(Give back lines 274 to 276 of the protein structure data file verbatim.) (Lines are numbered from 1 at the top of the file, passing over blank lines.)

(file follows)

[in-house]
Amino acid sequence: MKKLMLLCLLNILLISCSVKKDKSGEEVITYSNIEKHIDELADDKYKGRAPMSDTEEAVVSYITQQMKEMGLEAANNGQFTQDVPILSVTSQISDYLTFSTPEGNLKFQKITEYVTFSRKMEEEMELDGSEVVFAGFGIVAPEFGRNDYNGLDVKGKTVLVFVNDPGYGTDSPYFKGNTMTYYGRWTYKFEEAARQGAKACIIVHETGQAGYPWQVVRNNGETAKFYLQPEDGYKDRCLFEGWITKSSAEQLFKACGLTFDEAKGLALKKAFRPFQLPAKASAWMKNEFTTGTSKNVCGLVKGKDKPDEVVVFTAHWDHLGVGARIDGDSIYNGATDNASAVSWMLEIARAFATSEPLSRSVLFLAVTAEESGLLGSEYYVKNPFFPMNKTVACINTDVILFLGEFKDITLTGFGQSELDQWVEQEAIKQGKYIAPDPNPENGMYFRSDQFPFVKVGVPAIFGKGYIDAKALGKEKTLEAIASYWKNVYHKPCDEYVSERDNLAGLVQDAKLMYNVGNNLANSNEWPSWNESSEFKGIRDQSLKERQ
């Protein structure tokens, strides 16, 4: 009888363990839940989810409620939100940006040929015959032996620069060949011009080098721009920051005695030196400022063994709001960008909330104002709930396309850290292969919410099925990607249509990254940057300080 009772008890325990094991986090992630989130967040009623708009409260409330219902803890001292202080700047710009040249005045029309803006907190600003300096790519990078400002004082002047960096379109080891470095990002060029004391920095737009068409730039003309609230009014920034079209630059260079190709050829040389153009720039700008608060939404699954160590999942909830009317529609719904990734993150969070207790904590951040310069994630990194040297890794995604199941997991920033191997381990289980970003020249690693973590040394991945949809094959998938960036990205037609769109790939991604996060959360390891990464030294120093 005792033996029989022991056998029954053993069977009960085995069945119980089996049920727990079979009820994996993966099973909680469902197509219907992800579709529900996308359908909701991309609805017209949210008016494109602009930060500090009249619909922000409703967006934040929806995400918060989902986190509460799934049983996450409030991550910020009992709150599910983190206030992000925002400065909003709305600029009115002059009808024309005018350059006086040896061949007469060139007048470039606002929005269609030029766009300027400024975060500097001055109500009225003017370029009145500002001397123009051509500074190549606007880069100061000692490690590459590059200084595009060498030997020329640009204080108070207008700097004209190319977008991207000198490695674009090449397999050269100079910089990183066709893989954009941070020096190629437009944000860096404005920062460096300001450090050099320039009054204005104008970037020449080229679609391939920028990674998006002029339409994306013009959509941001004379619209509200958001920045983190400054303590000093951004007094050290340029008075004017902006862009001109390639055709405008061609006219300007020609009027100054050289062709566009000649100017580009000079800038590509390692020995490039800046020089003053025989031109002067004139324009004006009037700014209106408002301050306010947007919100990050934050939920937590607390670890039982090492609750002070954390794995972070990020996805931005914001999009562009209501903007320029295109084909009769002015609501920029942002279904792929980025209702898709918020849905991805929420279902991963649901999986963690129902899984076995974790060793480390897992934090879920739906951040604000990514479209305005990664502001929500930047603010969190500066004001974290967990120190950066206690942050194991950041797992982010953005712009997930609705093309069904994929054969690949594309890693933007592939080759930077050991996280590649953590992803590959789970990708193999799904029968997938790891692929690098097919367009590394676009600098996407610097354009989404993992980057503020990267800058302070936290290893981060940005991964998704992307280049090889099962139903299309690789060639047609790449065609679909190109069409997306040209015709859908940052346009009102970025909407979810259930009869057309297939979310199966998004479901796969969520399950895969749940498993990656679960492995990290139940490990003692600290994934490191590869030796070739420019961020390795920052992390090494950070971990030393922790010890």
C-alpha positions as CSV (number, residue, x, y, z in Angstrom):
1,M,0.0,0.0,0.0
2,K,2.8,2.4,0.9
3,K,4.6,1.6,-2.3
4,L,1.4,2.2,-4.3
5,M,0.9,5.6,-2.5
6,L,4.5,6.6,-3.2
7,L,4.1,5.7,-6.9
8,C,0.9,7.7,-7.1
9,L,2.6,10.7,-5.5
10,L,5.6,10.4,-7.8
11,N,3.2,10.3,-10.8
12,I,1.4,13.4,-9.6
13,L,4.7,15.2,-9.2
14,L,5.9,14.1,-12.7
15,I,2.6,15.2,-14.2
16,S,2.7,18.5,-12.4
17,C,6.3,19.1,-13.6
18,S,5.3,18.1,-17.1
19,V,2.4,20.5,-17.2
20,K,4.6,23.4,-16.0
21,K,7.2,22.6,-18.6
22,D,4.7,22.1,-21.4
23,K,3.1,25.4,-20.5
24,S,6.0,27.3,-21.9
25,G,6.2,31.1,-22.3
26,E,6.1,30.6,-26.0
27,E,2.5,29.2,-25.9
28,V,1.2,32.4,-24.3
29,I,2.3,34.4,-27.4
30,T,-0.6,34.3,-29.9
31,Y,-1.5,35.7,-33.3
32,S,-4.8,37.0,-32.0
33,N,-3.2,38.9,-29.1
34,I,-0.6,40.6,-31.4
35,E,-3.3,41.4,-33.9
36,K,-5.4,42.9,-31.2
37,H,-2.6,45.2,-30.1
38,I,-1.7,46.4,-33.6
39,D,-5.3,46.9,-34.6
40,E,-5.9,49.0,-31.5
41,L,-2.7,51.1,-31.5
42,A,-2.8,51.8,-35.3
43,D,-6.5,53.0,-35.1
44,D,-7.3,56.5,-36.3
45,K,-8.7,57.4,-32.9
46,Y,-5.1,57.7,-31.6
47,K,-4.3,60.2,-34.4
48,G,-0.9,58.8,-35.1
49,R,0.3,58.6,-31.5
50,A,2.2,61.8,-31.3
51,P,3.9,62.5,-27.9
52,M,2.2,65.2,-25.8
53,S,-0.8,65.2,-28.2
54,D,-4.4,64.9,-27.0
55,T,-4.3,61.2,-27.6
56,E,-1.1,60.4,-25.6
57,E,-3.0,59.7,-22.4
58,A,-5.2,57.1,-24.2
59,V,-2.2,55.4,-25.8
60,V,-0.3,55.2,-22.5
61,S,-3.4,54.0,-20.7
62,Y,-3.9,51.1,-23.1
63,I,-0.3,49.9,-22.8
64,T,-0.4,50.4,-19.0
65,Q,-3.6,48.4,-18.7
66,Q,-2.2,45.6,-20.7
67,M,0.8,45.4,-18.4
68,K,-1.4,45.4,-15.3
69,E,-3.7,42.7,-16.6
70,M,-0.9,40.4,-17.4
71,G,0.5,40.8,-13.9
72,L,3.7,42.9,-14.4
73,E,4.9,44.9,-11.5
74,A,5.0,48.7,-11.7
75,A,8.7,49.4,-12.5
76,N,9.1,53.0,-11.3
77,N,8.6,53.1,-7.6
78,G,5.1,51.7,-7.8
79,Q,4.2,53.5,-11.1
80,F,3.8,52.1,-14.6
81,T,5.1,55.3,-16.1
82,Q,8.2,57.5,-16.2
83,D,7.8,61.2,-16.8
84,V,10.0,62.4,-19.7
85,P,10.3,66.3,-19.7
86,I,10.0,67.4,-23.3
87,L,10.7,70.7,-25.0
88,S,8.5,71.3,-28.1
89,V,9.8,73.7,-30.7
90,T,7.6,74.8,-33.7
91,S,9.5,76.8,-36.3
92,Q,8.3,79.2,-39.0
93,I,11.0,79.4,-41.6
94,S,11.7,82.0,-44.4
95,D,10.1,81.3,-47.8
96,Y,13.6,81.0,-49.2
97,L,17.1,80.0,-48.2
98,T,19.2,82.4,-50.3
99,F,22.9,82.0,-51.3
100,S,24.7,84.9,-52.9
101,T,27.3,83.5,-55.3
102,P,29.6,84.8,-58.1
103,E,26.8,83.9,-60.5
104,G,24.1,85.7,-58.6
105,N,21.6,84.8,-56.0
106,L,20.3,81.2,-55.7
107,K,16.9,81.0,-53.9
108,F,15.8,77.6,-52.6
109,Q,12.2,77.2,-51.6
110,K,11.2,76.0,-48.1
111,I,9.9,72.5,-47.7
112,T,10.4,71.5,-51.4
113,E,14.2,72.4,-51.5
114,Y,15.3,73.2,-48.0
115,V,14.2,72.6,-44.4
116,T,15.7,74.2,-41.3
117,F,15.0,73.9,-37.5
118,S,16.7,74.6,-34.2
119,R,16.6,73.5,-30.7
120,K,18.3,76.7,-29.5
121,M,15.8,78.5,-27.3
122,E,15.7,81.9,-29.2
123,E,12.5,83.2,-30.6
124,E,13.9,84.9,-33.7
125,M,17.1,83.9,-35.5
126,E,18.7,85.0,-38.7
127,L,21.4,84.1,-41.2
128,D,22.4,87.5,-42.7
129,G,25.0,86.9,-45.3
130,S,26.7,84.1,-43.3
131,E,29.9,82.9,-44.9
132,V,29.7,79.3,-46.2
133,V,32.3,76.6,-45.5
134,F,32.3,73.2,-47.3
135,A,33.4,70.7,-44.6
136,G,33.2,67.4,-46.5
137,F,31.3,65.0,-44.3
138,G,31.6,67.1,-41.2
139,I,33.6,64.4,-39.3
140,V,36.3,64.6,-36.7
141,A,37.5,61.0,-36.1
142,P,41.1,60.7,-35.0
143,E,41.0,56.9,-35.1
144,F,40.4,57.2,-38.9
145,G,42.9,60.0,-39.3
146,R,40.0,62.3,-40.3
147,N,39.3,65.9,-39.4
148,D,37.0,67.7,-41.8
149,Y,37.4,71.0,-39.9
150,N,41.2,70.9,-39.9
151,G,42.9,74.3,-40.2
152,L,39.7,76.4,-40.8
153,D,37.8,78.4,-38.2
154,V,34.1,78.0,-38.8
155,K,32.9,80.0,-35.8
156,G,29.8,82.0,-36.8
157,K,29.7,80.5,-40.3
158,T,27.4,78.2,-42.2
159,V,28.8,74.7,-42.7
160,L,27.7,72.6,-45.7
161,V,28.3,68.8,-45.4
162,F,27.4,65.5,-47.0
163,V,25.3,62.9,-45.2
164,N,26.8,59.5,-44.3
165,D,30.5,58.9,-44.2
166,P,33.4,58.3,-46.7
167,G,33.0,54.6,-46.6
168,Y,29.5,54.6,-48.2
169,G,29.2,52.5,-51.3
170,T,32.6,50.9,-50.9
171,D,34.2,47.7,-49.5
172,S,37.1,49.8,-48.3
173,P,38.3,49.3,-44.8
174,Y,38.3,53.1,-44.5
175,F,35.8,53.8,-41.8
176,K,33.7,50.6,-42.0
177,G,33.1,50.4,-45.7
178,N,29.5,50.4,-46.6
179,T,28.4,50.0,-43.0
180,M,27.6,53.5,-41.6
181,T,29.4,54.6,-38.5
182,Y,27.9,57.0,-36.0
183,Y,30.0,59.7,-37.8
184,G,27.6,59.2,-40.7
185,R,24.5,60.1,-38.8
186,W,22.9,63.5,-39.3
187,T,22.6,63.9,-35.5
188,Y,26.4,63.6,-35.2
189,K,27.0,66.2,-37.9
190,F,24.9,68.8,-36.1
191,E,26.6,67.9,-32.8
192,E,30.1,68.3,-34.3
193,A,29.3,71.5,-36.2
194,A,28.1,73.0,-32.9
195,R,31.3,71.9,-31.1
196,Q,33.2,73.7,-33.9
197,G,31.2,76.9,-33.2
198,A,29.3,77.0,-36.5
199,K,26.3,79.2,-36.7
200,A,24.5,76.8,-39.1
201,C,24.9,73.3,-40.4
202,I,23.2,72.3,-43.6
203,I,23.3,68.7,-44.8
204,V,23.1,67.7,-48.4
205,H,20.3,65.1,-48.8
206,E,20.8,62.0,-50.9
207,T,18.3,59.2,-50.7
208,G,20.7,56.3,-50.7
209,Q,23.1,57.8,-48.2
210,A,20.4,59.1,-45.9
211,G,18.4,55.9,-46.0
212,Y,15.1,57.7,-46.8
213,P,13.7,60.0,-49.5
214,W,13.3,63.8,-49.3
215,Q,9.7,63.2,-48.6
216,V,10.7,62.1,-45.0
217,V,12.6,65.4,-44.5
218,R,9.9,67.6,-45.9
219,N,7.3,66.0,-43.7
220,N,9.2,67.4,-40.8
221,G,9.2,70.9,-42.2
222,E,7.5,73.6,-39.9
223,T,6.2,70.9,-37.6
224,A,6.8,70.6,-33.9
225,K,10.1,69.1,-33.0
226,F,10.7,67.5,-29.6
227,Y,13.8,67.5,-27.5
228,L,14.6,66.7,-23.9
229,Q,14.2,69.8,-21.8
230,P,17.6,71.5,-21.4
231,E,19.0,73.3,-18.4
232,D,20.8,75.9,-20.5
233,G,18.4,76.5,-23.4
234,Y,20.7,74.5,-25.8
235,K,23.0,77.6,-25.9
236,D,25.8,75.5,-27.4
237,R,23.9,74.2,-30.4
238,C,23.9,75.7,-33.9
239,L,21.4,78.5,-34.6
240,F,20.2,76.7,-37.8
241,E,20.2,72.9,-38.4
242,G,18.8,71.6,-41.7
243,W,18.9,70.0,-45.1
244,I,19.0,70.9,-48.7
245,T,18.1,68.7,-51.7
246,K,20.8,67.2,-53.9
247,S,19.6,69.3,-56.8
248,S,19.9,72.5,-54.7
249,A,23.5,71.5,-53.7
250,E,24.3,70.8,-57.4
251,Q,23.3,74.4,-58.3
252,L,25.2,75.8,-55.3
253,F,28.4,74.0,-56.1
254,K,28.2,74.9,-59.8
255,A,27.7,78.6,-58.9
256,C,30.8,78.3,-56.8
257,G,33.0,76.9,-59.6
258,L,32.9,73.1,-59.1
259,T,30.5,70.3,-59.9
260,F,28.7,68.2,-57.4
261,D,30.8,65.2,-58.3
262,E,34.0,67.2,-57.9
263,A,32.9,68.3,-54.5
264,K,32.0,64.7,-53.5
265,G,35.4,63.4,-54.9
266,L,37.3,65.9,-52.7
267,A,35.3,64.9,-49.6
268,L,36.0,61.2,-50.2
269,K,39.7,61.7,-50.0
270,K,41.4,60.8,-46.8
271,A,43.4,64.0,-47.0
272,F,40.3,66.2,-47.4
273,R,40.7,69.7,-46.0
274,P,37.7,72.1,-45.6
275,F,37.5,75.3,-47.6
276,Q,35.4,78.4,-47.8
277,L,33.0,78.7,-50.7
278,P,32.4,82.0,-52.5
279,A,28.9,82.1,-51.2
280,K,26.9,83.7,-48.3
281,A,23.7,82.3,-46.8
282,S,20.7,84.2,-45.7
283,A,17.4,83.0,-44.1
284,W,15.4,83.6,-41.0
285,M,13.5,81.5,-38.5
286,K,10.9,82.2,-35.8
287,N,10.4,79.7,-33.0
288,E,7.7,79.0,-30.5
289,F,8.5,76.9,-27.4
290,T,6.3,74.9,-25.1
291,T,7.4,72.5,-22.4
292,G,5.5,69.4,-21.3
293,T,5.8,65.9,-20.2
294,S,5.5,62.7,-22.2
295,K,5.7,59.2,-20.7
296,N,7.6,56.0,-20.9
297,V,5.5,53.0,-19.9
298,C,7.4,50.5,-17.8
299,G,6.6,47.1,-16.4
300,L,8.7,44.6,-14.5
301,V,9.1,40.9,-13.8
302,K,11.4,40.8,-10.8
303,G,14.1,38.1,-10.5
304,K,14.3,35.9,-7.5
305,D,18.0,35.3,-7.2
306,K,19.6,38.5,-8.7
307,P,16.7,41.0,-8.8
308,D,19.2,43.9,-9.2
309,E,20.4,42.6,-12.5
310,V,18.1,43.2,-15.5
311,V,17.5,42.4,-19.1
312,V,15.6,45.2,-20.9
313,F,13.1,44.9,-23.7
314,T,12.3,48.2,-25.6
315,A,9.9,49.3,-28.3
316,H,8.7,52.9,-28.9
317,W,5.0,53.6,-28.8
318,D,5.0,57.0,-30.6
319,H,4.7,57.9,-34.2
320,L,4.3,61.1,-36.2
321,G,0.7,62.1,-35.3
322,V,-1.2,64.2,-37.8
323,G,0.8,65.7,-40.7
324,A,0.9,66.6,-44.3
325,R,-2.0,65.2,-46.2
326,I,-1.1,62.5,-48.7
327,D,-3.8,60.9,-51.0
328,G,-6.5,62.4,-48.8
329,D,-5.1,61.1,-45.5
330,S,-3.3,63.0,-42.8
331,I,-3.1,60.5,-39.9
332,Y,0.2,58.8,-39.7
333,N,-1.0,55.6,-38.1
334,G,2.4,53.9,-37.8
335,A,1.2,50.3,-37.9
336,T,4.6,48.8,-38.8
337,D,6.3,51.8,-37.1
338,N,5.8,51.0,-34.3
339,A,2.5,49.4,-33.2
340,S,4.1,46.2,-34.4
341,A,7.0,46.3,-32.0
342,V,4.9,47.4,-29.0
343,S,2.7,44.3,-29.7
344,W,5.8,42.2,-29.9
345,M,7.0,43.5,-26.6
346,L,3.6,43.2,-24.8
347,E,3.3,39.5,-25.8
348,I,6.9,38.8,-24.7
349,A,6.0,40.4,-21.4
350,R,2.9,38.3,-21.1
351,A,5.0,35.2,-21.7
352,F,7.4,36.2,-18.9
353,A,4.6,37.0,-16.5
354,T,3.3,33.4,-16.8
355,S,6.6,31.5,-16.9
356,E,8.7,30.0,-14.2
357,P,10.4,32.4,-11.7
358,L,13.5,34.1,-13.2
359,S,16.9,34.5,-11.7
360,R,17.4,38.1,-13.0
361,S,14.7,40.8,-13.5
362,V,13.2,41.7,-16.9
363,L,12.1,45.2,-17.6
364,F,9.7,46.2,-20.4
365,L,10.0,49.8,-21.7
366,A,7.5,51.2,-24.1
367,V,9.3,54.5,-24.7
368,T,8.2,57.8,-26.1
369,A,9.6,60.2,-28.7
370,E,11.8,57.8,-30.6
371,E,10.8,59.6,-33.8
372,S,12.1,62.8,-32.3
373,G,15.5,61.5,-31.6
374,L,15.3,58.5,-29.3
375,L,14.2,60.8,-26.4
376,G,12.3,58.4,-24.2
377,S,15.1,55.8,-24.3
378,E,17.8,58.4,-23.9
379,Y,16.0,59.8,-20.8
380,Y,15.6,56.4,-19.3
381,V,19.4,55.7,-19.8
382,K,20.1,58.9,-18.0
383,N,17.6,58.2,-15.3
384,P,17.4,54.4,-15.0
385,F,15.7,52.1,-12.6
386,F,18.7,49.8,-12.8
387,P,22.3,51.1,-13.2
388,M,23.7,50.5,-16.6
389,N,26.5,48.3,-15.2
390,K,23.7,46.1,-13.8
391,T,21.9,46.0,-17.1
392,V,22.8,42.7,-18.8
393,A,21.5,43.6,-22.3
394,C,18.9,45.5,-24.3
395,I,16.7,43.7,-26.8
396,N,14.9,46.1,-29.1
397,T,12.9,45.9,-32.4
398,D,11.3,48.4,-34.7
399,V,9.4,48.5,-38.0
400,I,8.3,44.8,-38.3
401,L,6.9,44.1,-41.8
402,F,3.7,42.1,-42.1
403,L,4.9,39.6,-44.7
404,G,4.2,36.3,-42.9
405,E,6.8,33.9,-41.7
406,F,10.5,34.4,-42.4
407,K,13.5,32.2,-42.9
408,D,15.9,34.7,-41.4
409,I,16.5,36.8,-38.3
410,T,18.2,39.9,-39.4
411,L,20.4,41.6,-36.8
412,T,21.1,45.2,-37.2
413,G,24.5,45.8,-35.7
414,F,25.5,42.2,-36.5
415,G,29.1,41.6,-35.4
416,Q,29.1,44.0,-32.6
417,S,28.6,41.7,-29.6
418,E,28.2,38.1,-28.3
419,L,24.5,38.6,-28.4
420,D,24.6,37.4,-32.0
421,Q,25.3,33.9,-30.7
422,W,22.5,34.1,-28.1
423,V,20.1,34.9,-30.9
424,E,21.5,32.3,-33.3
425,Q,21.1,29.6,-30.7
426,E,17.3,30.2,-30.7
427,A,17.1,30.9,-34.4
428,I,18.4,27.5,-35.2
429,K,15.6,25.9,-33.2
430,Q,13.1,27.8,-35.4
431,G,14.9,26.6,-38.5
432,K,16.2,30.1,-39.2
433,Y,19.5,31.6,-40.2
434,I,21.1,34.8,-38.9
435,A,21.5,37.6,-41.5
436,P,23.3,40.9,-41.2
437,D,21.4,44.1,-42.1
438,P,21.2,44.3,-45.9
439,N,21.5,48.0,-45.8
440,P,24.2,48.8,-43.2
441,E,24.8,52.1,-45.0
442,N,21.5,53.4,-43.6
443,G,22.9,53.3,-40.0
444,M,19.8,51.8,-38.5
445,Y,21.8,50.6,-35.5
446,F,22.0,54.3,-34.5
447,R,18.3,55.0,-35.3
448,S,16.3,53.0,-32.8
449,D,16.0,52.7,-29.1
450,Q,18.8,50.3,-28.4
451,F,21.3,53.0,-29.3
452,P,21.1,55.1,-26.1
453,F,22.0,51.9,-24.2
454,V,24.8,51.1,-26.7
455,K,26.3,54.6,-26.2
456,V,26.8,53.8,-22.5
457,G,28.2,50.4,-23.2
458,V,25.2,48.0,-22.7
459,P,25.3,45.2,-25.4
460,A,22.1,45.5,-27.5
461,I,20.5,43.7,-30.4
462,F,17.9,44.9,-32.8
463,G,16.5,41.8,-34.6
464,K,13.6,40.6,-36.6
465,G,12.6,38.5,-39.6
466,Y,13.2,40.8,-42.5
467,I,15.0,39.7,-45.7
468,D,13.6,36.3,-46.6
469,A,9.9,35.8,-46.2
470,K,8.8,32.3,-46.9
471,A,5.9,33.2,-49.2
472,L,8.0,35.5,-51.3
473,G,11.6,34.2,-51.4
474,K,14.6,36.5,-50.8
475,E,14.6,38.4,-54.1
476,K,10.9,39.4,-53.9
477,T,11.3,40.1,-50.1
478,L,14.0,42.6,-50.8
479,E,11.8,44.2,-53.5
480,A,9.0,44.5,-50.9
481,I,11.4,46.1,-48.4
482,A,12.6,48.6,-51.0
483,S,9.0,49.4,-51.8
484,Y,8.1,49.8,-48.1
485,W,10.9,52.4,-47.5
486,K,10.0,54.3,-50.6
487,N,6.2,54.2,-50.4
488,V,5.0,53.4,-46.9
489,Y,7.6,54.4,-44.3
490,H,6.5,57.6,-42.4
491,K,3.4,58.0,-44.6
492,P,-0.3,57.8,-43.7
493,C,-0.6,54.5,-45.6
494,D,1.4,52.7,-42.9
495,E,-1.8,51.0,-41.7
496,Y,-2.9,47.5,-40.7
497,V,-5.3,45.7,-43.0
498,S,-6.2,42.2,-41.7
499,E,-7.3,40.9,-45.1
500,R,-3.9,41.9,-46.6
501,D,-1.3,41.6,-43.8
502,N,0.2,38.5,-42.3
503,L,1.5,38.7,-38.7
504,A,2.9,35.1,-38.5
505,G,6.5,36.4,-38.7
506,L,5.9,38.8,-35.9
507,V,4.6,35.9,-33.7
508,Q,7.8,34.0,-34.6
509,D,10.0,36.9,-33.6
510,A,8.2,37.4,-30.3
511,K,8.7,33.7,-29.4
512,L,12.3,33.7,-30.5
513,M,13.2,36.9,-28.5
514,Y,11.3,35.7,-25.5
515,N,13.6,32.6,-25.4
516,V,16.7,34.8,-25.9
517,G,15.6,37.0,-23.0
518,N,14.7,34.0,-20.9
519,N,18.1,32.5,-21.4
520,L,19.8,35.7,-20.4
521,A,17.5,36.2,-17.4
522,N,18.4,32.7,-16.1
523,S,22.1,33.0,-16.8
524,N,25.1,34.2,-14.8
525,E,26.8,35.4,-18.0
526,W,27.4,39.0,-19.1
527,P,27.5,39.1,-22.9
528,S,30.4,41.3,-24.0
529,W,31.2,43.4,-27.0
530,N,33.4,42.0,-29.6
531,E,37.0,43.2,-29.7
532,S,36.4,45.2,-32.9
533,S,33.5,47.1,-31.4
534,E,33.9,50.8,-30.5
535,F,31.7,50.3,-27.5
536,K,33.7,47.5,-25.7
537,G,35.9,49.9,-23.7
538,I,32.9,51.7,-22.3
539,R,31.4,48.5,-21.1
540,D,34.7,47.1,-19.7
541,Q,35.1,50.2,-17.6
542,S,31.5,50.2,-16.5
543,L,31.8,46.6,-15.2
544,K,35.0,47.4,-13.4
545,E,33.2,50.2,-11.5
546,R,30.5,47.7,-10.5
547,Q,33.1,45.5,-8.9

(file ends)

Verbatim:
270,K,41.4,60.8,-46.8
271,A,43.4,64.0,-47.0
272,F,40.3,66.2,-47.4